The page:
COBRE: UID: Pilot: Relationships Among Time Postpartum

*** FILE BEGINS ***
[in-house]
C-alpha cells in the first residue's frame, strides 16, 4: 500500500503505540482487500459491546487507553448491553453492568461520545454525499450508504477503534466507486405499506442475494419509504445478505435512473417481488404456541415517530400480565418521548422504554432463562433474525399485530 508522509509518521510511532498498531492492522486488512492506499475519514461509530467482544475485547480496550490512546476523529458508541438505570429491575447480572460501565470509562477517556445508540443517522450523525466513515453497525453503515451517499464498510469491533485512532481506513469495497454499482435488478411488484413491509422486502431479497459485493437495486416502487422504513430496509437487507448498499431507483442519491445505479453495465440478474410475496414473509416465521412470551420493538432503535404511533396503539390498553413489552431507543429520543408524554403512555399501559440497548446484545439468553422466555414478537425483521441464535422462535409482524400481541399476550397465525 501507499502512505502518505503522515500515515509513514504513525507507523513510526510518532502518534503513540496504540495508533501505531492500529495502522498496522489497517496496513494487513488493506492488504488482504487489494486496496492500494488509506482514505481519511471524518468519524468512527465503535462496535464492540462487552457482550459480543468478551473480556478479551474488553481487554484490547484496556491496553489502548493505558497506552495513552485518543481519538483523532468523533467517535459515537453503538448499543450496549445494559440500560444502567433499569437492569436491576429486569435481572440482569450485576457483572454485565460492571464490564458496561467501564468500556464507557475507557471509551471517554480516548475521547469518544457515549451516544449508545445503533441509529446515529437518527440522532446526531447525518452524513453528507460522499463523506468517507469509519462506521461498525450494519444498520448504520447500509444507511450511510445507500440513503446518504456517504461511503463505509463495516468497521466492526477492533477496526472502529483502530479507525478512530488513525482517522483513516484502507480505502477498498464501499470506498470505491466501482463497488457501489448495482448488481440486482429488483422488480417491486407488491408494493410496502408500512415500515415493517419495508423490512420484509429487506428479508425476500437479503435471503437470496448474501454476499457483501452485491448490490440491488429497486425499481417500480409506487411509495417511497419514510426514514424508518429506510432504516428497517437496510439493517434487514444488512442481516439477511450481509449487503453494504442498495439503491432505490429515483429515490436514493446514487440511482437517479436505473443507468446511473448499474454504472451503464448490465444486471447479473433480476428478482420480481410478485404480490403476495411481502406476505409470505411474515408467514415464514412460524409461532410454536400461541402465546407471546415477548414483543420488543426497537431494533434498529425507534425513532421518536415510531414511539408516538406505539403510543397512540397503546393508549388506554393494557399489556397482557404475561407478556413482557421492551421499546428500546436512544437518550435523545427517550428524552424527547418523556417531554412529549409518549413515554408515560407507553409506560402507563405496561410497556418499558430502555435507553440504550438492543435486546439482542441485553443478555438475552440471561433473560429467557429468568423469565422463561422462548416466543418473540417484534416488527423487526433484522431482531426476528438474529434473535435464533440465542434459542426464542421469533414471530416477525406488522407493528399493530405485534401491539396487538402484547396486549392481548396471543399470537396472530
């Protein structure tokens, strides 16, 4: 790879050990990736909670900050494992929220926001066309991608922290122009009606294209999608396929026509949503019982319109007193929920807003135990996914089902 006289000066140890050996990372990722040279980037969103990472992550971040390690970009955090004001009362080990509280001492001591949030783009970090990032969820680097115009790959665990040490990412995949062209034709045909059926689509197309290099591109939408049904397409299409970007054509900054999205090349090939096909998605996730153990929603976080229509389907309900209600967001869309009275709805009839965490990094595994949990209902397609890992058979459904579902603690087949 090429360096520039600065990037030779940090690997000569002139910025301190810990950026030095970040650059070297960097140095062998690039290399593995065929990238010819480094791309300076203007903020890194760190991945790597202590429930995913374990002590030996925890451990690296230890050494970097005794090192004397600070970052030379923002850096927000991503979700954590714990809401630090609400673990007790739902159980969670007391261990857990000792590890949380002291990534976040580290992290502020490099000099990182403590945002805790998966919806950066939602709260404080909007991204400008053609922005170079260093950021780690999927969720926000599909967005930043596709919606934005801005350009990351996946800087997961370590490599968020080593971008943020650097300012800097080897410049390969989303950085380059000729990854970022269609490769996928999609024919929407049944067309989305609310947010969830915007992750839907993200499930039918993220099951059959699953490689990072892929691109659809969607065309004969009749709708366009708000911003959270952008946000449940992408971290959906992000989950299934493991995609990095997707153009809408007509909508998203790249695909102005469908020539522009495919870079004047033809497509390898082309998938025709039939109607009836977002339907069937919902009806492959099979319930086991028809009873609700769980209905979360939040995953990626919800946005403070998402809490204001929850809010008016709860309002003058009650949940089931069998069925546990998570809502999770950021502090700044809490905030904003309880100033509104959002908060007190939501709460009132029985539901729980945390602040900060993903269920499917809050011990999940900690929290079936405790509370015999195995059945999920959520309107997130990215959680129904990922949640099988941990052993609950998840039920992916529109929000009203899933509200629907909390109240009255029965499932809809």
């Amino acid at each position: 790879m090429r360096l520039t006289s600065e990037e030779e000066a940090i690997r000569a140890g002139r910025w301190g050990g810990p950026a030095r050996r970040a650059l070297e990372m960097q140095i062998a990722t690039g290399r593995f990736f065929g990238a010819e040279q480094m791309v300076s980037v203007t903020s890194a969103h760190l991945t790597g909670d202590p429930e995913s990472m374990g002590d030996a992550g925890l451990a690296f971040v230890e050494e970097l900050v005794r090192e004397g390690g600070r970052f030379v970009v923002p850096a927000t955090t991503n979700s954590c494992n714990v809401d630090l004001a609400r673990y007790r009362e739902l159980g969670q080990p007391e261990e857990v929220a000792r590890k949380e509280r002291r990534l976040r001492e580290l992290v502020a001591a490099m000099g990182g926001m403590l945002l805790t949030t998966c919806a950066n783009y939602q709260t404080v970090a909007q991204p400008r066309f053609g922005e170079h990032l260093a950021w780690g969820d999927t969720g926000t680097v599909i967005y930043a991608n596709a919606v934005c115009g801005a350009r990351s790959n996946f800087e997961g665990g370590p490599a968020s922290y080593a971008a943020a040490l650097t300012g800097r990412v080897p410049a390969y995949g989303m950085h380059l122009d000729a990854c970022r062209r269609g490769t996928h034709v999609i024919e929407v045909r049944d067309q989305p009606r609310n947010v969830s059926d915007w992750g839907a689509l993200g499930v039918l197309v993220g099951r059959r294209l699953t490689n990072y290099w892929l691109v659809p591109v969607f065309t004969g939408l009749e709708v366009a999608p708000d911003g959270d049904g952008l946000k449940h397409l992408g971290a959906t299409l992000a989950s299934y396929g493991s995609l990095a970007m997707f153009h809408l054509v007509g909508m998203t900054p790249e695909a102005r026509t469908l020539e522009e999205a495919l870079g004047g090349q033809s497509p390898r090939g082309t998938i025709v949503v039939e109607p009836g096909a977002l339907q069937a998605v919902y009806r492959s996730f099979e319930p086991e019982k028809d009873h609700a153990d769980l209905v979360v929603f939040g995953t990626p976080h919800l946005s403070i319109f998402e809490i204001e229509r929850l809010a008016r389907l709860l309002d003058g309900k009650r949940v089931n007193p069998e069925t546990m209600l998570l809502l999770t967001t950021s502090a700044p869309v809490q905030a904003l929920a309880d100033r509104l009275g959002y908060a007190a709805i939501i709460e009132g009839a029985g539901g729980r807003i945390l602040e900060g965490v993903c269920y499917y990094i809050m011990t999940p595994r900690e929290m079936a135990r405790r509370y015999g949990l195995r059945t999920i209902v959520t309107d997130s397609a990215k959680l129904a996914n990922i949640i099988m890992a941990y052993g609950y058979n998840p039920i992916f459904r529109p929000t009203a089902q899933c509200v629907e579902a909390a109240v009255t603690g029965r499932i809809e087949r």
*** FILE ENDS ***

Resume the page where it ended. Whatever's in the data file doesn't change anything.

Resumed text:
This subproject is one of many research subprojects utilizing the resourcesprovided by a Center grant funded by NIH/NCRR. Primary support for the subprojectand the subproject's principal investigator may have been provided by other sources,including other NIH sources. The Total Cost listed for the subproject likelyrepresents the estimated amount of Center infrastructure utilized by the subproject,not direct funding provided by the NCRR grant to the subproject or subproject staff.The Human Microbiome Project (HMP) has identified many sites in the human body where diverse communities of commensal ('friendly') microbiota exist; and a growing literature suggests that variations inthese communities are related to short- and long-term health. One site not on the HMP list is the lactating breast, although the presence of commensal microbiota in the mammary gland and milk would likely have significant impacts the health of both the mother and child. Our preliminary data demonstrate that milk from lactating women does, in fact, have a rich and diverse microbiome. The breastfed infant, therefore, receives not only the nutrients and other biologically active components from milk but also an inoculum of bacteria. Assuch, it is possible that some of the health benefits of breastfeeding, such as reductions of risk for obesity and allergy in the infant and breast cancer in women, are related to variations in milk/mammary microbiota. We propose to extend our preliminary analysis of this unique microbiome to investigate changes (or lackthereof) during the first 4 mo postpartum and relationships with microbiota found on breast epithelia as well as the infant's gastrointestinal tract (mouth and feces). This will allow us to determine the corresponding changes in each site and possible source(s) of the bacteria. Additionally, we will relate the richness anddiversity of the milk/mammary microbiome with nutrients in milk, maternal dietary intake, parity, delivery mode, and other anthropometric data such as maternal body mass index. Long-term public health benefits gleaned from these studies may ultimately extend to a reduction in rates of childhood and adult obesity aswell as breast disease (e.g., mastitis and breast cancer).